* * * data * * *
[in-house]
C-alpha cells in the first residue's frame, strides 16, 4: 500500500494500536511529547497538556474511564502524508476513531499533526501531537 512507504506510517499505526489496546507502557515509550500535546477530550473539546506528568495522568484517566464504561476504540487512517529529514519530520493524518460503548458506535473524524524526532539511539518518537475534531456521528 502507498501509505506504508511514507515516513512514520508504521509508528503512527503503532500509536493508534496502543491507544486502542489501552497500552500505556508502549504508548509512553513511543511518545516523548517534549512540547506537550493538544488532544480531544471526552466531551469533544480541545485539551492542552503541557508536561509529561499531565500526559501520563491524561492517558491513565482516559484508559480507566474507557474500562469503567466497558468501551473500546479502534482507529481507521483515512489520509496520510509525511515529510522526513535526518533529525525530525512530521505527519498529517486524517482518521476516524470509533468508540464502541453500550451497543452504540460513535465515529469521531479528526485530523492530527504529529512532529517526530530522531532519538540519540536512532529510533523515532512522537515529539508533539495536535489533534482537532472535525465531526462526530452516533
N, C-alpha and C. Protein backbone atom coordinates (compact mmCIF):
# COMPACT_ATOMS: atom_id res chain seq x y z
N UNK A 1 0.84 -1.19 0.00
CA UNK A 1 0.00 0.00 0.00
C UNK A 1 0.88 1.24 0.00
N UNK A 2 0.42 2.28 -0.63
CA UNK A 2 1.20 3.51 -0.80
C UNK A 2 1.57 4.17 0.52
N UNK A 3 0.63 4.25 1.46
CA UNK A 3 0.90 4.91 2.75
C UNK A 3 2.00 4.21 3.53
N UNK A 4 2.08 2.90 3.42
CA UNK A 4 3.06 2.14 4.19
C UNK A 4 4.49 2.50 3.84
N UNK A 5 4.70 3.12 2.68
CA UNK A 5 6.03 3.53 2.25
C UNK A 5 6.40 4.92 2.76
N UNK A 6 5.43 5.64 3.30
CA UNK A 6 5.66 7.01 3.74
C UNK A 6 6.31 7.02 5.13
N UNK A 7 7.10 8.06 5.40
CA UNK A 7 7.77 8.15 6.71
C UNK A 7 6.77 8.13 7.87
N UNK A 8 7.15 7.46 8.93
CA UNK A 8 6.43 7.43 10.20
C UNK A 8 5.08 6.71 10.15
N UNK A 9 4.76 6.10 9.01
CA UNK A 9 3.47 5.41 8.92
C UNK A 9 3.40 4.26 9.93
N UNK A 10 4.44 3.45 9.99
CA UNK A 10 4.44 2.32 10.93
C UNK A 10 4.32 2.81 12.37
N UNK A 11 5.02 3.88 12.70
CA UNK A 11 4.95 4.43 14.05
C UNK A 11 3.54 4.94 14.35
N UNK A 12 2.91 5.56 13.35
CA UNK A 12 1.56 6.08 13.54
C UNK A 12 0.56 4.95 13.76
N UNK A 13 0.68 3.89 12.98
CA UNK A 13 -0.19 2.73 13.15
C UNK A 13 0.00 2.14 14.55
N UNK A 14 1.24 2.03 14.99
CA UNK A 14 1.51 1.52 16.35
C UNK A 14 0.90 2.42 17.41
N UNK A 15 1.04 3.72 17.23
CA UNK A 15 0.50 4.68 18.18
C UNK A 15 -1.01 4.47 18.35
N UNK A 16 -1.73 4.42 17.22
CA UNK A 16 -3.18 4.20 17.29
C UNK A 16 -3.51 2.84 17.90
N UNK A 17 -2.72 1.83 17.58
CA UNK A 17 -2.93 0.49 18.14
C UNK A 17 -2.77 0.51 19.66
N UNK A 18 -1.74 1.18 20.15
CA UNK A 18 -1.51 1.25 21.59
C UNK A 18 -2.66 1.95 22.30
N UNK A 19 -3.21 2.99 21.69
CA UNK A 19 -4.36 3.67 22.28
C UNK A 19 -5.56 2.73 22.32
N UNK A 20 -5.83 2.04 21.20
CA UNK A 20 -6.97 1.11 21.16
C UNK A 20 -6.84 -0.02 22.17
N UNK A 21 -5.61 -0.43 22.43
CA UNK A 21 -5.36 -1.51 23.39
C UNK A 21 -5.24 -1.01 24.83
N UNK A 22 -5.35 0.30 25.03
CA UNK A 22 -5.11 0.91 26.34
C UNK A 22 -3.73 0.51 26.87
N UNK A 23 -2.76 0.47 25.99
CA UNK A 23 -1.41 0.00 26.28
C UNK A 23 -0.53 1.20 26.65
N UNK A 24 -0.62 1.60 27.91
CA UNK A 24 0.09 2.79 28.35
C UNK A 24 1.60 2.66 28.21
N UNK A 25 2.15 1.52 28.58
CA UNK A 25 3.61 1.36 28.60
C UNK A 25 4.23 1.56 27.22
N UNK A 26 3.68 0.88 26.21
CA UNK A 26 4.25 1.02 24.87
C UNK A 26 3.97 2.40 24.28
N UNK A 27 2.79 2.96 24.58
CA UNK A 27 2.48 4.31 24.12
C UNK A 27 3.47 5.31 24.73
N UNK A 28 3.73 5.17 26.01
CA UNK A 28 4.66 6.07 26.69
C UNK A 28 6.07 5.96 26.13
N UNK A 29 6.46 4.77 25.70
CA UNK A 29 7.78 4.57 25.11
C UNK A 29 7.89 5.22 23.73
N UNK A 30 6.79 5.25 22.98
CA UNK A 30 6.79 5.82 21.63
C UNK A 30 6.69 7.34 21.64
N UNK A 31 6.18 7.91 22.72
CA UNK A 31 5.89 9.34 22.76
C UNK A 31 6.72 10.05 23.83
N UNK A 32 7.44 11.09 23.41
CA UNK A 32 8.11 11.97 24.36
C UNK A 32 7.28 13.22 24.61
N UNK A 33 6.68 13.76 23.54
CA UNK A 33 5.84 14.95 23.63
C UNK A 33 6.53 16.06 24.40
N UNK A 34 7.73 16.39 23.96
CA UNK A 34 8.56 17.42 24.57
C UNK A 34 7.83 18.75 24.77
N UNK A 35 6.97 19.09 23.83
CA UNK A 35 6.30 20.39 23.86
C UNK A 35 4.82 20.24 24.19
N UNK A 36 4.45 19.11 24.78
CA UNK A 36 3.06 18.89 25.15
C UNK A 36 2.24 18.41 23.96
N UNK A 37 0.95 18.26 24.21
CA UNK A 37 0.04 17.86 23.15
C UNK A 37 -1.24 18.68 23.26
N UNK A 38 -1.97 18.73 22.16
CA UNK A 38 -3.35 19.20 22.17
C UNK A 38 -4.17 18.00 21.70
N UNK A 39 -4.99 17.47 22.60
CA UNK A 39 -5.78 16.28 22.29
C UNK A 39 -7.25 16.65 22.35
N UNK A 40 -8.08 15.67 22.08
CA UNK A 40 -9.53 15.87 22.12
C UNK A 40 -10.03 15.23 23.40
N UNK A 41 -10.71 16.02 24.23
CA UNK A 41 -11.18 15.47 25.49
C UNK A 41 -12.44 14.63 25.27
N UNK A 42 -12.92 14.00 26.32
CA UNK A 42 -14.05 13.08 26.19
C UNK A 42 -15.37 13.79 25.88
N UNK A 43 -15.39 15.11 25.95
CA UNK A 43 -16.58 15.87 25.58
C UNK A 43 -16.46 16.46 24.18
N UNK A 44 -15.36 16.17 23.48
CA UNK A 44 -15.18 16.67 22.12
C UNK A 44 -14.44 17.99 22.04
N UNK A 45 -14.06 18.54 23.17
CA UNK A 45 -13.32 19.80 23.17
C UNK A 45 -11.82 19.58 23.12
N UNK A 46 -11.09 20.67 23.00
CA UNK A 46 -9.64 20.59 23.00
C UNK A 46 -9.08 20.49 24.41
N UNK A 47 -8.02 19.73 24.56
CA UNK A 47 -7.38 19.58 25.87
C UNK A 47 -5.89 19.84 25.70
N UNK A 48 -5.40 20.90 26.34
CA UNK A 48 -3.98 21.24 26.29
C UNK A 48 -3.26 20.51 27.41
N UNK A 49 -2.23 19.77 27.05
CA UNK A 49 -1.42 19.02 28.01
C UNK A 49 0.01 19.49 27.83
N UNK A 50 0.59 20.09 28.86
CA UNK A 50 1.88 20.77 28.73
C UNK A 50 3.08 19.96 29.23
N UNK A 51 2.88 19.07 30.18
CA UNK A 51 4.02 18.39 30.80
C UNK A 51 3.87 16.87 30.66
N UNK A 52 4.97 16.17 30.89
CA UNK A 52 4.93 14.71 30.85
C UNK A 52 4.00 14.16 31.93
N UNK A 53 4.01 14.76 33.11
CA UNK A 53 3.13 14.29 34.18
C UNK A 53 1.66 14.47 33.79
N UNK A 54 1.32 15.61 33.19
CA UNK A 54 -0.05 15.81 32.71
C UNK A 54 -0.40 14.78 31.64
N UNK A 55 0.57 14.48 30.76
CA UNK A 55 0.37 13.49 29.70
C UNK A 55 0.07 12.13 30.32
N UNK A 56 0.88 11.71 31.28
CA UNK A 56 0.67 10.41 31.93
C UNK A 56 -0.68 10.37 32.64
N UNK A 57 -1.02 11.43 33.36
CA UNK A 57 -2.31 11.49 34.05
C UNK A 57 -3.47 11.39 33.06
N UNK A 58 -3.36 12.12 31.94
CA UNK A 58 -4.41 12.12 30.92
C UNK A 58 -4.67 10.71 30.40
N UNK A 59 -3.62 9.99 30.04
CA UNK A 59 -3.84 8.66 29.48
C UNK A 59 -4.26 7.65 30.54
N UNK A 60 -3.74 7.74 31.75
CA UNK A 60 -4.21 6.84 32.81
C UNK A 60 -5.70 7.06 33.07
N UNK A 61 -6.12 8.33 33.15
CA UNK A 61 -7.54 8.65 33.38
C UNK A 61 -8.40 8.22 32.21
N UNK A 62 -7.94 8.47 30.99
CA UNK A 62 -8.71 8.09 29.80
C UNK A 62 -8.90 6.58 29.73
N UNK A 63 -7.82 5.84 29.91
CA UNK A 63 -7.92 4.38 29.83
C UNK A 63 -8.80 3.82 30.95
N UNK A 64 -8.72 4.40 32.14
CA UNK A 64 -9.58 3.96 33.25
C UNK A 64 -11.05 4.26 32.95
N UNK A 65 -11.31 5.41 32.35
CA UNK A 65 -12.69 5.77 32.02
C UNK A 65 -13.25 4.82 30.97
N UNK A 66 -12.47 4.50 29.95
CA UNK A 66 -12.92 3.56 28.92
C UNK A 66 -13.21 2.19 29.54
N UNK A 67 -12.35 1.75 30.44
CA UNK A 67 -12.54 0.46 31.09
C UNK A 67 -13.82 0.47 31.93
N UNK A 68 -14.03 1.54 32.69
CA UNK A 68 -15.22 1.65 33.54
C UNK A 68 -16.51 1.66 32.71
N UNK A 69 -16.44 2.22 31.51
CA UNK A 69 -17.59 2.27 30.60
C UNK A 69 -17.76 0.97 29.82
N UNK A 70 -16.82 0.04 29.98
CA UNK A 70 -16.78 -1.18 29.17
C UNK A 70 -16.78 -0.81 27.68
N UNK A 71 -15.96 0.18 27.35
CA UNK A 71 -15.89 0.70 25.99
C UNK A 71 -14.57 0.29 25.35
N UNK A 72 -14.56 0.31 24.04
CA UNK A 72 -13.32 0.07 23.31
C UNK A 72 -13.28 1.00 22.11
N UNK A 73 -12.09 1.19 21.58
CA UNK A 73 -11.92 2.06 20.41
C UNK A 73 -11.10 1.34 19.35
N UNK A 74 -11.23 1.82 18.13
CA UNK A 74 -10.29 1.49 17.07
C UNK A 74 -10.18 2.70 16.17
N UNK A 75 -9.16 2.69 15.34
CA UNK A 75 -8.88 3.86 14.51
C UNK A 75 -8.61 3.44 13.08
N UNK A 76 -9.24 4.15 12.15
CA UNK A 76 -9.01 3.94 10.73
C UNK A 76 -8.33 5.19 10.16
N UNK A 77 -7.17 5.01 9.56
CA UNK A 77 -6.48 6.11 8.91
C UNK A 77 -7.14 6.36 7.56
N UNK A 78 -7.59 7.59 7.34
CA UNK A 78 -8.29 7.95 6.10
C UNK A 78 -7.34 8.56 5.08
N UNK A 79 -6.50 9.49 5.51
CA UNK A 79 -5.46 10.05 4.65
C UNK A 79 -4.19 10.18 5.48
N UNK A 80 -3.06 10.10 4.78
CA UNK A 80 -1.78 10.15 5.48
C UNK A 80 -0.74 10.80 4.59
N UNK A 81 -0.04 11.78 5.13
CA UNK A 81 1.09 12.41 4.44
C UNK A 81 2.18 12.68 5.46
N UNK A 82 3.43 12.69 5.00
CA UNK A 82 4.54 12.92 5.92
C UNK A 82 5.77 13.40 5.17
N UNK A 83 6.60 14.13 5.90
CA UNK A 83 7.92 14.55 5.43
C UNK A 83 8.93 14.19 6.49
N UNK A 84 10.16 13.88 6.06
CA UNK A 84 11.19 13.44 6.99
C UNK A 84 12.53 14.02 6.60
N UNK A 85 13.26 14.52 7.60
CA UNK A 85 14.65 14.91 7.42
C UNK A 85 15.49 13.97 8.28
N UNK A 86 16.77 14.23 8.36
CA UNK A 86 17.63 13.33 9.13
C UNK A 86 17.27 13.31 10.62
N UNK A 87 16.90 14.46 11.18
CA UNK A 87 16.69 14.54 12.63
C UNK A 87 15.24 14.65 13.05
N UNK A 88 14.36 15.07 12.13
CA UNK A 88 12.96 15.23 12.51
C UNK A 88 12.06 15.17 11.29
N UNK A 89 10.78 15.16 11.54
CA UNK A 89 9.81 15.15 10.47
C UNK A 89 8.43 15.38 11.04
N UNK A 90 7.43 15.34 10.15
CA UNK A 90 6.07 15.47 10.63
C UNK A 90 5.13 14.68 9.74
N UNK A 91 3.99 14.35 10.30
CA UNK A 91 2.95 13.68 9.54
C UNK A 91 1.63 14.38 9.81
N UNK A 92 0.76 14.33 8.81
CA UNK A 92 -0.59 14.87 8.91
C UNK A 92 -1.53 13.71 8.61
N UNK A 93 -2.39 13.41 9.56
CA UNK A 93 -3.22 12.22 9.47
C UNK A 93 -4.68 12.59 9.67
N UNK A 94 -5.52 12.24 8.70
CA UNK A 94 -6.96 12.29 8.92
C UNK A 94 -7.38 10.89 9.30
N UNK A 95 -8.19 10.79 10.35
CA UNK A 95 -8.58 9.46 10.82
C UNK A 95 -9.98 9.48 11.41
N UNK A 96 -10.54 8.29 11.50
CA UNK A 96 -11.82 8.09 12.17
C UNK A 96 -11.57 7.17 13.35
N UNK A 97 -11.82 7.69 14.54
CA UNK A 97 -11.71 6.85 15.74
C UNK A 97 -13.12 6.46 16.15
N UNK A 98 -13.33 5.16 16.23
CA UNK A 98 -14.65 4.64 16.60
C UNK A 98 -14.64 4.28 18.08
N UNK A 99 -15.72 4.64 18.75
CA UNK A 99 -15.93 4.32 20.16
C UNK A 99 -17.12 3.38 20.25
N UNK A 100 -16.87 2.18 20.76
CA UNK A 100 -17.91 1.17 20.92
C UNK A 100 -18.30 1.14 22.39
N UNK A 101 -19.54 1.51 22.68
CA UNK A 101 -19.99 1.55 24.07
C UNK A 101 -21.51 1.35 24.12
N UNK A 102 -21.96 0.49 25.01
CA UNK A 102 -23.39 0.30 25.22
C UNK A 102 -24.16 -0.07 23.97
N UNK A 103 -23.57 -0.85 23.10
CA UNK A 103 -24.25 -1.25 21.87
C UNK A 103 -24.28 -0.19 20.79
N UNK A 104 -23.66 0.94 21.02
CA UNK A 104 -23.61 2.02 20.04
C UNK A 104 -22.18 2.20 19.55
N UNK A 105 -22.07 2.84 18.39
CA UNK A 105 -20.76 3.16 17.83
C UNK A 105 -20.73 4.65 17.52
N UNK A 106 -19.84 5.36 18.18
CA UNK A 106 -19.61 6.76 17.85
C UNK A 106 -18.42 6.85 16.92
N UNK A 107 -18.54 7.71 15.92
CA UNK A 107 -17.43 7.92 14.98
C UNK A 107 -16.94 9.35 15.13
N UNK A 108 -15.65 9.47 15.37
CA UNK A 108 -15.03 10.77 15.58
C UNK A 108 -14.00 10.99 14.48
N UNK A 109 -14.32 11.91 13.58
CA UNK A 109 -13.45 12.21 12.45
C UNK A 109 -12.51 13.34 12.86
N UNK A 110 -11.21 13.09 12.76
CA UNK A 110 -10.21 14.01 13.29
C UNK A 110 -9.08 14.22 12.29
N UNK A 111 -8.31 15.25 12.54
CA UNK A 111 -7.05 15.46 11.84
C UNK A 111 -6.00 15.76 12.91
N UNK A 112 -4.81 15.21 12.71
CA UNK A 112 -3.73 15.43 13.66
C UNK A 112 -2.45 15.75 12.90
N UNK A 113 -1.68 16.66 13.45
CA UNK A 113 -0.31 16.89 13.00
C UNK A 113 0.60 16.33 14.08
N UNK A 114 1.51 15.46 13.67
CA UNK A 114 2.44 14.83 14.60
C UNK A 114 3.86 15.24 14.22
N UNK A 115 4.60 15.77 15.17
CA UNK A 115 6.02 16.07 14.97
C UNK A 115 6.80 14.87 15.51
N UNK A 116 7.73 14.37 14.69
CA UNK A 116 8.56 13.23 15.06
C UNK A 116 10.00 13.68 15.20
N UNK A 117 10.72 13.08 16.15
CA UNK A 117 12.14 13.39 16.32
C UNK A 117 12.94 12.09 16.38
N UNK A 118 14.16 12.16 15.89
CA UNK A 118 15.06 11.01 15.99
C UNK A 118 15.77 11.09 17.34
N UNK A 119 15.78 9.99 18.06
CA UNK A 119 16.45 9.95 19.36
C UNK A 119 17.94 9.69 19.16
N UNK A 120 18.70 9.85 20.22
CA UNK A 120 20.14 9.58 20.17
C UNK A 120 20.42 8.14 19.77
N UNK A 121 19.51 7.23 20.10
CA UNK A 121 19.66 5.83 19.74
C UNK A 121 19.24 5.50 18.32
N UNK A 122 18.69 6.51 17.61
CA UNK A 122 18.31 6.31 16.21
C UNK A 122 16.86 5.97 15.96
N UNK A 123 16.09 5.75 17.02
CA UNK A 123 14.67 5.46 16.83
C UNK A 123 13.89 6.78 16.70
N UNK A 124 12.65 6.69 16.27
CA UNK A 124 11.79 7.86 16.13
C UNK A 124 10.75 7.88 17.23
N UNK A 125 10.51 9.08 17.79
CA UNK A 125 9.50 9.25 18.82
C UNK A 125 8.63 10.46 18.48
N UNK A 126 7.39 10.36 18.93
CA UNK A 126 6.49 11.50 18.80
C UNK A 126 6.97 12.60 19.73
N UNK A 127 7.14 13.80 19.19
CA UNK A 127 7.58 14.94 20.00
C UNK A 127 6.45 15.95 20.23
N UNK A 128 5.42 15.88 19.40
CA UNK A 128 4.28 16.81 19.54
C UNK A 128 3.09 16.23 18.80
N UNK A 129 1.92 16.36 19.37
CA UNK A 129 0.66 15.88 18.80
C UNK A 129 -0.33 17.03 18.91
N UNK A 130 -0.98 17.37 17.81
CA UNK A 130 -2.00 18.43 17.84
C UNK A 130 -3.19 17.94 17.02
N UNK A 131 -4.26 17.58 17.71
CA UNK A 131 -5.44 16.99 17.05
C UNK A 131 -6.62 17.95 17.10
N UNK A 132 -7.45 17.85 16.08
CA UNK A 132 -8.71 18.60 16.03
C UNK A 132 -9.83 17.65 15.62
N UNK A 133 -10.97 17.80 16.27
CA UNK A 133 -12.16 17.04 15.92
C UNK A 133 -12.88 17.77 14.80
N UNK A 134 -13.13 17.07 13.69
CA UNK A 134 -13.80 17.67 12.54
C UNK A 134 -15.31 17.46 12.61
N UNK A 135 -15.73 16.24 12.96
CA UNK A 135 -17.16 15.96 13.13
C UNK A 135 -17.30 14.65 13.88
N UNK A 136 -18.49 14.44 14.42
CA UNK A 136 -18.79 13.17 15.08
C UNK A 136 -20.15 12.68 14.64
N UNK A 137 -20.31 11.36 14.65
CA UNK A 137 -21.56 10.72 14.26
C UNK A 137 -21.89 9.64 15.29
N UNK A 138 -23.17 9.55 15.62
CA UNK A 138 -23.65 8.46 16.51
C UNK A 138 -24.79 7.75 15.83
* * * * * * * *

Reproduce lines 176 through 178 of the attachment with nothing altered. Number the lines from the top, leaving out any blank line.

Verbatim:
N UNK A 58 -3.36 12.12 31.94
CA UNK A 58 -4.41 12.12 30.92
C UNK A 58 -4.67 10.71 30.40